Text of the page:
Historians of the conquest over generations have asked new questions of old sources by conquerors themselves and of new types of sources, such as those in indigenous languages. But rarely does such an important and early European source as the June 20, 1519, Veracruz petition to the crown appear serendipitously. The petition, now in the Archivo General de Indias, is signed by hundreds of the company of Spaniards following their Good Friday founding of the town of Veracruz on April 22, 1519. It asks the crown to recognize its founding: if granted, the crown’s decision would negate the authority of the governor of Cuba, Diego Velázquez, over Veracruz and authorize a proposed expedition of conquest to be led by Hernán Cortés to the interior of Mexico. By throwing off Velázquez’s authority, the company of conquerors put themselves at risk as traitors to the crown’s authority. But their unity of purpose is demonstrated by the formal petition and the conquerors’ pledge to the enterprise with individual signatures.
The Veracruz petition is damaged, and many signatories’ names and rubrics have been lost. However, the main text is largely intact, and there are over 300 extant signatures, making possible this full-scale work. Fritz Schwaller’s meticulous and engagingly written study is a timely and important contribution to our understanding of a major event in early Spanish American history. With an introduction and conclusion, the book is organized in six substantive chapters. Schwaller begins with a clear and fast-paced synopsis of the conquest of Mexico, goes on to provide the historiographical context of the Veracruz petition, and provides a description of the petition itself (this last by Schwaller and Helen Nader).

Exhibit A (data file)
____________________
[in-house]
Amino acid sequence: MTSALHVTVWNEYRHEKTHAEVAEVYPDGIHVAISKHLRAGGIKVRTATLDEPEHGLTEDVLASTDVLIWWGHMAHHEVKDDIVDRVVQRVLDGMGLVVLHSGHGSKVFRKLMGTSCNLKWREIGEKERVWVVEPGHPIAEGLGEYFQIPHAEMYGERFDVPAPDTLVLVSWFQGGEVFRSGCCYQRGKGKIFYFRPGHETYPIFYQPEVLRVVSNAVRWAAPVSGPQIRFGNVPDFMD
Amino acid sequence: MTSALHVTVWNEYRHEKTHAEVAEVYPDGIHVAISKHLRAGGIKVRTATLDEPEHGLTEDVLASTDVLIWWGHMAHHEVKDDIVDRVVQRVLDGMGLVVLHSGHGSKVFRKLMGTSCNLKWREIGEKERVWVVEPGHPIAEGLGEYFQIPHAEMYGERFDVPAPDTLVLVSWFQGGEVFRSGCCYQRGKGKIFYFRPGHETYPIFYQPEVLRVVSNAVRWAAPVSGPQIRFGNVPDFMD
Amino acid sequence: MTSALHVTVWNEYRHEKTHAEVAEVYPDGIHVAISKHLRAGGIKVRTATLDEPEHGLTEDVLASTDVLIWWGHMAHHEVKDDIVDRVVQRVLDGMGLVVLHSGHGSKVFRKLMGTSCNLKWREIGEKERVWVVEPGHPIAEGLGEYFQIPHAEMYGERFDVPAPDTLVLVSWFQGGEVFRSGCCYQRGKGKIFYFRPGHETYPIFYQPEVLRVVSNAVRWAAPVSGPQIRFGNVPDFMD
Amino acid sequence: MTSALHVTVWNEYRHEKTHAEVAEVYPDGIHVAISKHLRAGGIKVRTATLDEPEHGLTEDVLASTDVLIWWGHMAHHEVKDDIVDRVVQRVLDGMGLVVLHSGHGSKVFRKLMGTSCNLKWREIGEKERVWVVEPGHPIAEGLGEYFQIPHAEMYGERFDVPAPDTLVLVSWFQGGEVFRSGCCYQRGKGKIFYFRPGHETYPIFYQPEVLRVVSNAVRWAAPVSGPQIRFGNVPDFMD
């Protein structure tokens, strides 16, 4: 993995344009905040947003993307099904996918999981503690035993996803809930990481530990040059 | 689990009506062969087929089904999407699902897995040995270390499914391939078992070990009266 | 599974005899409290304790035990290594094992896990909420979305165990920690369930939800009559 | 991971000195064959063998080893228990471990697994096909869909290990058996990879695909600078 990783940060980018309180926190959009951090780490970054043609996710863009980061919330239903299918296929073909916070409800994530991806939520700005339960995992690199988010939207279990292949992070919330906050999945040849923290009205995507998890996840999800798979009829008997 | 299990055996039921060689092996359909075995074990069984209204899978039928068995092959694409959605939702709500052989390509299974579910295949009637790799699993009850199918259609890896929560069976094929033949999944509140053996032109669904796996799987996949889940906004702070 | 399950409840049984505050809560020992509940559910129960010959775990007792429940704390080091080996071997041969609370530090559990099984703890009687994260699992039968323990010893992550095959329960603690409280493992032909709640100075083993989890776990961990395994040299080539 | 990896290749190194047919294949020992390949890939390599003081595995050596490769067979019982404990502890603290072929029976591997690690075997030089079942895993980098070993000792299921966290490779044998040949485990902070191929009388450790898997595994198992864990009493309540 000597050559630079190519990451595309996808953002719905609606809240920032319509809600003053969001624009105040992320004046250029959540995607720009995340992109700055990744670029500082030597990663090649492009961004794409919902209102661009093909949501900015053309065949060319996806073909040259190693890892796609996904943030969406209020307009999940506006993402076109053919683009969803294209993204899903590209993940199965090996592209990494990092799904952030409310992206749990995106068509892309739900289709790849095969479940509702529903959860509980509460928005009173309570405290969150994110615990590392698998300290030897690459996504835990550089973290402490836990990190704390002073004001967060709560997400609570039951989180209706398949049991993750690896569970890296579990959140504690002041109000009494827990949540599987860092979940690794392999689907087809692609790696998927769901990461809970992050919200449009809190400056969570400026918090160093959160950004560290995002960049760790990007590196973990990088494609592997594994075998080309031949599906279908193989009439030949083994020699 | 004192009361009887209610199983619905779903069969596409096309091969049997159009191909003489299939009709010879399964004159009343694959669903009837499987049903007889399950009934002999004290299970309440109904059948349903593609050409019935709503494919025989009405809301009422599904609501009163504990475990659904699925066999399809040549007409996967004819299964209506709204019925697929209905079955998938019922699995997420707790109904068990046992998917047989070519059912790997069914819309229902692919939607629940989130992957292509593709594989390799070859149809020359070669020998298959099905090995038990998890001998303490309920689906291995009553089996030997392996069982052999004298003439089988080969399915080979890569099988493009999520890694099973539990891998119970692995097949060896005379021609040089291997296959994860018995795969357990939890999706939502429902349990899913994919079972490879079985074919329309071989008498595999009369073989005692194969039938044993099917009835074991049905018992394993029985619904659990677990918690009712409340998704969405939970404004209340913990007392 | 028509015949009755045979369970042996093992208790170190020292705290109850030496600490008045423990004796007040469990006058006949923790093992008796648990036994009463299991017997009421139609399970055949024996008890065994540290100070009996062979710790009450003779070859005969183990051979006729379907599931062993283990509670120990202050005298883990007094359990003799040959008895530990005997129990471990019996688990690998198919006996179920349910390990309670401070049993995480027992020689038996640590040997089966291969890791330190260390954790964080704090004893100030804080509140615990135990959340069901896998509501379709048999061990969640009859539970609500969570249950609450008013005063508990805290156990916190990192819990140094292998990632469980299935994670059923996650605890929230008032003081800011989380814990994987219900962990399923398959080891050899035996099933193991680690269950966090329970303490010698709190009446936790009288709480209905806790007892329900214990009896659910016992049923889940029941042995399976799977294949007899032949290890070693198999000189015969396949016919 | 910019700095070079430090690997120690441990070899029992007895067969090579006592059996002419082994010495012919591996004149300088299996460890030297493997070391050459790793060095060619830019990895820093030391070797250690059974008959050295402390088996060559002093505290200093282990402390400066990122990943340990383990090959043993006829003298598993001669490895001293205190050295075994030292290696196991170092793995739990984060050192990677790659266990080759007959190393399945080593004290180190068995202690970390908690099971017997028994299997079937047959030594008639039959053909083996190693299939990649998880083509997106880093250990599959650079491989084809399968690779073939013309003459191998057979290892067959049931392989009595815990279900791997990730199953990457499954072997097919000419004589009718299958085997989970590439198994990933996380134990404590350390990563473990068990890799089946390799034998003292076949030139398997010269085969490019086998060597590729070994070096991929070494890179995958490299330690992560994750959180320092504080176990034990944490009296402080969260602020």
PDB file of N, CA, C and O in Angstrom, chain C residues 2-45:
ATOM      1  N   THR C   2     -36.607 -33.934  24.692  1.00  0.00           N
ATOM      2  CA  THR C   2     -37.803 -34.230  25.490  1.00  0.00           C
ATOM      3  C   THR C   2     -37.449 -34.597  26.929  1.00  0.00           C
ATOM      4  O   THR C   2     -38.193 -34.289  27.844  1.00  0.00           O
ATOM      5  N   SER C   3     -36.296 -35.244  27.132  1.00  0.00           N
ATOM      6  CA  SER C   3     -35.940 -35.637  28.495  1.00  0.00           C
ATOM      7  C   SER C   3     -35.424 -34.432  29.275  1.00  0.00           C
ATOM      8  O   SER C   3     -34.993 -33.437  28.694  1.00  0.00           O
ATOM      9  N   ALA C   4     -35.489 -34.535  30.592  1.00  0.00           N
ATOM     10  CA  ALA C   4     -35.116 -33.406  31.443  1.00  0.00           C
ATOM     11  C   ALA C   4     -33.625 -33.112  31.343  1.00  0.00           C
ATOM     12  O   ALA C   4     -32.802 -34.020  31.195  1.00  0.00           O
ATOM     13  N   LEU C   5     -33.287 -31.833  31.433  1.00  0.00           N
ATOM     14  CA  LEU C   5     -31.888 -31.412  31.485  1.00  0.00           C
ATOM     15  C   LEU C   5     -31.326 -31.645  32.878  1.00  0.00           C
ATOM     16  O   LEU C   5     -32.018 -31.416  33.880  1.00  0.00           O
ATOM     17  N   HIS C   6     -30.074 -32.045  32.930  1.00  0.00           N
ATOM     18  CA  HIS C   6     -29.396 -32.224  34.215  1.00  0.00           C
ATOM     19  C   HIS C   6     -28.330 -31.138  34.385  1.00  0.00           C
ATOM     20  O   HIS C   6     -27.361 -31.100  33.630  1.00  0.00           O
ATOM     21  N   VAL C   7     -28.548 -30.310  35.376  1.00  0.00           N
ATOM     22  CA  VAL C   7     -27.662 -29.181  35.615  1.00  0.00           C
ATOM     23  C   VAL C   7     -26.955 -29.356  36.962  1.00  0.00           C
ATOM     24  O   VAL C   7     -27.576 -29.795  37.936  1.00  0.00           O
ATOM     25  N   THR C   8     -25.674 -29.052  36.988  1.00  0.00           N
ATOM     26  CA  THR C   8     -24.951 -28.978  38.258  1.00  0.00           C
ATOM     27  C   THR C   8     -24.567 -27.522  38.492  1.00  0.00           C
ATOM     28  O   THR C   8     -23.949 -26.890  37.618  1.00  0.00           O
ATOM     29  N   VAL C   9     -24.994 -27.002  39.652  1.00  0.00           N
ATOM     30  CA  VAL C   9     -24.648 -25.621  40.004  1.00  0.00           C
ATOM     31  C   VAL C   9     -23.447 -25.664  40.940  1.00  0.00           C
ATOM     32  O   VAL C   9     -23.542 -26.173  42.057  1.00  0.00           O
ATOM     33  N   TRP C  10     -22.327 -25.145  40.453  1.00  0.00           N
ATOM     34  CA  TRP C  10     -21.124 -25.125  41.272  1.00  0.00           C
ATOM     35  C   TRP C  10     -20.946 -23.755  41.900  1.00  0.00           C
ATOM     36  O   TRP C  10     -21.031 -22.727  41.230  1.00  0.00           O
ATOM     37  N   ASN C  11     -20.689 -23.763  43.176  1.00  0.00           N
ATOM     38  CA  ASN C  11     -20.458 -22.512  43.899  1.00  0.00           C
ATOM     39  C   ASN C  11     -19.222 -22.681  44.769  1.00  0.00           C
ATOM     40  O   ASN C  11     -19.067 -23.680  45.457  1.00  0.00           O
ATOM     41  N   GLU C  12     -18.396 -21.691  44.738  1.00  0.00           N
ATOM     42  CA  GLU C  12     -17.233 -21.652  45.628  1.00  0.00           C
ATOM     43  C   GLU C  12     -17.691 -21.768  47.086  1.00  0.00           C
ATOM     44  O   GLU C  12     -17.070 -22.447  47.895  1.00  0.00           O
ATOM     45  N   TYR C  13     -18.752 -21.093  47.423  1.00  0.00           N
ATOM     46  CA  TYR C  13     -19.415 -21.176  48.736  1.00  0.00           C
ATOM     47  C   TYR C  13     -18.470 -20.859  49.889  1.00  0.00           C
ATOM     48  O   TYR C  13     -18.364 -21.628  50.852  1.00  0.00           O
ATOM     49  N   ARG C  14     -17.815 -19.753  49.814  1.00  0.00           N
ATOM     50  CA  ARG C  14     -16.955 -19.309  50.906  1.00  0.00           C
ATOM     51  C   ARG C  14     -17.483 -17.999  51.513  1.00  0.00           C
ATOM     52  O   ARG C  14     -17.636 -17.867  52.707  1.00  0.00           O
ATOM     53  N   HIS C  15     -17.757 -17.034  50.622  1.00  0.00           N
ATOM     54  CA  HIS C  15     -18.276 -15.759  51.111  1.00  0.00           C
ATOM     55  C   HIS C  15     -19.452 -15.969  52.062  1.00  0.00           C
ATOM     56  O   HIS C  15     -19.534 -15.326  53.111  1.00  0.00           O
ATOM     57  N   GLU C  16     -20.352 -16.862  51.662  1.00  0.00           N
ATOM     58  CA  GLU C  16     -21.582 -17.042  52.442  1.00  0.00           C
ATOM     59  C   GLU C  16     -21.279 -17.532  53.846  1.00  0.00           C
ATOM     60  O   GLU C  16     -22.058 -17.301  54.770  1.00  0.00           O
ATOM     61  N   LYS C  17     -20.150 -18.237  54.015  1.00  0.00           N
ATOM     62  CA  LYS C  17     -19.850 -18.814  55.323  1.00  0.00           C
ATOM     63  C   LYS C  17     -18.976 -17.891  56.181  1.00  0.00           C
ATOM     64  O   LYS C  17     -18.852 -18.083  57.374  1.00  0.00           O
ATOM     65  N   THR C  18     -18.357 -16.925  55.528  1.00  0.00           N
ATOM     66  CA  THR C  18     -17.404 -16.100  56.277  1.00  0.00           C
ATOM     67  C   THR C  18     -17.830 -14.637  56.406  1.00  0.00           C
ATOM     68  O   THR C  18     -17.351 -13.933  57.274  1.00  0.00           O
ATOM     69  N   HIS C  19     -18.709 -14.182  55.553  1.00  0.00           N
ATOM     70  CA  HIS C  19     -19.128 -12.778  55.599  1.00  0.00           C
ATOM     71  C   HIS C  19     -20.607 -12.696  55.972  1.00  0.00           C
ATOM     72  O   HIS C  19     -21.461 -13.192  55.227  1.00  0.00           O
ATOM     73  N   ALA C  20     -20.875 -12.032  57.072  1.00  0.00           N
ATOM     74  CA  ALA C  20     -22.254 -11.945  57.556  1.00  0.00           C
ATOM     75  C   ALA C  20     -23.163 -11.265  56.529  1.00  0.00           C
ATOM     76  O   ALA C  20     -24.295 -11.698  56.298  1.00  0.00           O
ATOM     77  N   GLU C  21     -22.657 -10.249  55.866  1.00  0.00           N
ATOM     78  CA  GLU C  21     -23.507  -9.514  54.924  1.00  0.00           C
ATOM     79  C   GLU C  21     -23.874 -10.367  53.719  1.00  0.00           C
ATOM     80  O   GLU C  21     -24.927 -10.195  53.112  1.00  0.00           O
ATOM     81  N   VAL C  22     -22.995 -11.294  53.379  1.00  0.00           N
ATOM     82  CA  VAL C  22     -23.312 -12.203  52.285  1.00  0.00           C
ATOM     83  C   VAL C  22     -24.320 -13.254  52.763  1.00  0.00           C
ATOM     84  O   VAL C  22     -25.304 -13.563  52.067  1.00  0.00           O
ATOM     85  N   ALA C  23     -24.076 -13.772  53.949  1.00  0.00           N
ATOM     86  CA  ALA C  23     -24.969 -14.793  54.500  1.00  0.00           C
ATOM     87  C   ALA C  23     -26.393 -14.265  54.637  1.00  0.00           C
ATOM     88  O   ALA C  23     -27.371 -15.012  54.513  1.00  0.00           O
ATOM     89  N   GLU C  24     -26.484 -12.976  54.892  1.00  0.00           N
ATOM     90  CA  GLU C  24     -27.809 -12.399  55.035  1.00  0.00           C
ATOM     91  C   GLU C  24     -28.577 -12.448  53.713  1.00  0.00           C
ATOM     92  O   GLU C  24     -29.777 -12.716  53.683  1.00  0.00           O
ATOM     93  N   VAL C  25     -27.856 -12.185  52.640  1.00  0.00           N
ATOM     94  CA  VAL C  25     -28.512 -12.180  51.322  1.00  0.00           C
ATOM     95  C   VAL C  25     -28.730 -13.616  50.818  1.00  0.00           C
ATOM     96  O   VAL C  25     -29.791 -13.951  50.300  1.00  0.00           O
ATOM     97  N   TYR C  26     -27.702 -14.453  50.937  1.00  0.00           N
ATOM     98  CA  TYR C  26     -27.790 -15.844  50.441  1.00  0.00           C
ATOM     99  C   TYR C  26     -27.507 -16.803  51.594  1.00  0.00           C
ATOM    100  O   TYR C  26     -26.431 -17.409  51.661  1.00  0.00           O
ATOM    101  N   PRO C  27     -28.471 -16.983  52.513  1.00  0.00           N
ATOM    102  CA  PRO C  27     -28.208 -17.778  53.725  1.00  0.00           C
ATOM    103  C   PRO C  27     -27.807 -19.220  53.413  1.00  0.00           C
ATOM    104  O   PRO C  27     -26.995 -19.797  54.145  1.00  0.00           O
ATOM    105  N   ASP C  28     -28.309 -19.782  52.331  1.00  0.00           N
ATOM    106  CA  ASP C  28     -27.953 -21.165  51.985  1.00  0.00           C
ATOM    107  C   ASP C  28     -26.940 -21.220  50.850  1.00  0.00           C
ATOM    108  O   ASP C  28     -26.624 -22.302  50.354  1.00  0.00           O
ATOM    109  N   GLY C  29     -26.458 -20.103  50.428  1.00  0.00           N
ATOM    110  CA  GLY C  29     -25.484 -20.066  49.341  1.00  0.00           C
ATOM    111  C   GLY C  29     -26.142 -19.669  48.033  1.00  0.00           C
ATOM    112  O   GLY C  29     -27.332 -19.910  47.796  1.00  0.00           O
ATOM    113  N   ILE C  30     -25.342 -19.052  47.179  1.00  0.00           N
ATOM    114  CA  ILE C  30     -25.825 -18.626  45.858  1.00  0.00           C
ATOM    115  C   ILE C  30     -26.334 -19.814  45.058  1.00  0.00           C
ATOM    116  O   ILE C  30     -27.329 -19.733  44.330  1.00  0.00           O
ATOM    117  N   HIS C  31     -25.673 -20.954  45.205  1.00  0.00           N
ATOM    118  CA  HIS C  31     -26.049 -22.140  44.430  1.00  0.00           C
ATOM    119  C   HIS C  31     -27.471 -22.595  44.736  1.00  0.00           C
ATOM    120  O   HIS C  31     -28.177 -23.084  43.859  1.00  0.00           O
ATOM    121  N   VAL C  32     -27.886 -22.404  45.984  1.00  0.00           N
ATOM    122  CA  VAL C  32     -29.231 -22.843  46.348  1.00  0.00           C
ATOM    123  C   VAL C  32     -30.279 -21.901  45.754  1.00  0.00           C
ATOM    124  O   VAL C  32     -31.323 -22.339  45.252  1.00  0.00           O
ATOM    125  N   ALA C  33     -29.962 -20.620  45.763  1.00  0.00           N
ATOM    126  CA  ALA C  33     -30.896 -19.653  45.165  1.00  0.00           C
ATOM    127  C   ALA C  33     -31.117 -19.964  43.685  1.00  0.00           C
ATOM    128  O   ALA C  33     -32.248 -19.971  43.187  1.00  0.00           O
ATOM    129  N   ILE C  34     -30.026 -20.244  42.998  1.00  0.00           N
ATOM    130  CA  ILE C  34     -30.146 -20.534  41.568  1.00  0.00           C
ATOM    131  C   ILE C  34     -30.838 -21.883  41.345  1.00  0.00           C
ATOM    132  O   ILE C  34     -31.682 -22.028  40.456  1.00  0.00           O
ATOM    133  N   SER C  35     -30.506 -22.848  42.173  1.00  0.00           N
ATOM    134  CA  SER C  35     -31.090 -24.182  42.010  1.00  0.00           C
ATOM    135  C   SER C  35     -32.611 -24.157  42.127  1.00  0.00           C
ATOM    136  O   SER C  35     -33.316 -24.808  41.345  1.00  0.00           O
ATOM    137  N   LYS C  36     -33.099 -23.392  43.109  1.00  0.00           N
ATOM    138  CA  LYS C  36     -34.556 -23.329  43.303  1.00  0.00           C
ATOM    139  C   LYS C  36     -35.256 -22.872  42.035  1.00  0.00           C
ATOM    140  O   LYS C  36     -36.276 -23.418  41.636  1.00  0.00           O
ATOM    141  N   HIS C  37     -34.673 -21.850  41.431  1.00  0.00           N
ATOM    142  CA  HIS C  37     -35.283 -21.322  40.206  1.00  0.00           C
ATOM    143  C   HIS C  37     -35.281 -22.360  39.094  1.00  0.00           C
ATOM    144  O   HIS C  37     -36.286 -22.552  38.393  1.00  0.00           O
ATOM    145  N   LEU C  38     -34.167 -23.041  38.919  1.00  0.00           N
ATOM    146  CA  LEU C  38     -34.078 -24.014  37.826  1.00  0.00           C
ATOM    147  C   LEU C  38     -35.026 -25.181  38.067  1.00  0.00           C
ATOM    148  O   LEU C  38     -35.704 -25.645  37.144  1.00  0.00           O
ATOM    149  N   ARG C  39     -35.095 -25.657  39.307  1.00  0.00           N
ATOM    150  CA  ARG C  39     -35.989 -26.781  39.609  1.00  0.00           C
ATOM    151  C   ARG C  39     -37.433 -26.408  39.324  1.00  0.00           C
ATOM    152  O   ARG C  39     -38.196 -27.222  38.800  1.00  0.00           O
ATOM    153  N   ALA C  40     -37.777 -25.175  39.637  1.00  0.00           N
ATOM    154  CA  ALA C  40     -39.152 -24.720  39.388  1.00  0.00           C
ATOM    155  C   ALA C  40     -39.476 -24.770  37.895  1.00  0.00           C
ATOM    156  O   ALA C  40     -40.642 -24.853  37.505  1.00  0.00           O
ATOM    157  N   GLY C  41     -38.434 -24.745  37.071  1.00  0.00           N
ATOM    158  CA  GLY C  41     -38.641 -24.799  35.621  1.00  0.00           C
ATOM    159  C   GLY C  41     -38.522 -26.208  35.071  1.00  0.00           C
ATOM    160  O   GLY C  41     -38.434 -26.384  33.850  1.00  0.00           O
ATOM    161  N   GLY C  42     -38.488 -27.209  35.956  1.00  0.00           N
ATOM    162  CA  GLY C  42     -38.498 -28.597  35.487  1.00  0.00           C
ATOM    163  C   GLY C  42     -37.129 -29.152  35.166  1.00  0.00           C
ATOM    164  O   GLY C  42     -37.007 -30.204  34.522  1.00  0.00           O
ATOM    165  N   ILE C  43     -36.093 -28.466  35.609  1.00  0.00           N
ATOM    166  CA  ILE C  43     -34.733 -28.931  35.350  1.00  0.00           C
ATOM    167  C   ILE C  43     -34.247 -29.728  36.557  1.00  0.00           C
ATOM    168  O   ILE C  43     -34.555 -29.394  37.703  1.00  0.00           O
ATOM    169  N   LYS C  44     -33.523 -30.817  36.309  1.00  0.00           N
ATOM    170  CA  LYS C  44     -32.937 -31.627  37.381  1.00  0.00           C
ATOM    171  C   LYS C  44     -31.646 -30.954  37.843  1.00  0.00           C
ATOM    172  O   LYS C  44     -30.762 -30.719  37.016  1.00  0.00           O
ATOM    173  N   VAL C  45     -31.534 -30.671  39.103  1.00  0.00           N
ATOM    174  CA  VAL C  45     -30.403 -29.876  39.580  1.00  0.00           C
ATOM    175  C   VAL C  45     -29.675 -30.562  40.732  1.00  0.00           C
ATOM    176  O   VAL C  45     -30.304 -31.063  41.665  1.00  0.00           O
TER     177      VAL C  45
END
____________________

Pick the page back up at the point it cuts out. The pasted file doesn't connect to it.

Following next is a facsimile of the petition, with a transcription of the Spanish text and a translation to English, which is the heart of the book. A major analytical chapter is Schwaller’s prosopographical essay on the members of the company, building on the work of previous scholars. Finally, a chapter gives individual biographies of the signatories. Helen Nader provides an appendix on the 545 signatories of the 1520 [End Page 660] document by which the second Spanish town in Mexico, Segura de la Frontera, was founded.
Cortés did not sign the petition, which was drawn up and signed by the other members of the company. An important signature is that of veteran Bernal Díaz del Castillo (signature 181), whose own “true history of the conquest” is a major revisionist work from the conquest era itself. Schwaller’s work hones in on the dynamic of conquest, which can be more fully understood not as “great-man history” but as a study of the unity of purpose and support of those Spanish men participating in the company. Cortés’s group at Veracruz was large, some 450 men. Schwaller also highlights some present in Veracruz who did not sign the petition because they were considered not members of the company. These include women and Caribbean indigenous servants or auxiliaries.
Schwaller worries in the conclusion that his book “will have the unintended consequence of further reifying this one moment in the conquest of Mexico,” even though he has placed the petition in historical context so as to lessen the importance of a single event. That might be the case, but in this reviewer’s assessment, Schwaller’s analysis of this singular, new document and his laying out of the larger context make this book a major contribution to conquest history. The book is also a heuristic tour de force of how historians puzzle through difficult paleography and how and why providing the larger context aids our understanding of texts. Publishing just the document would have been useful to specialists, but Schwaller’s full study makes this an essential and accessible text for conquest history.
In the next few years, Mexican conquest history will doubtless...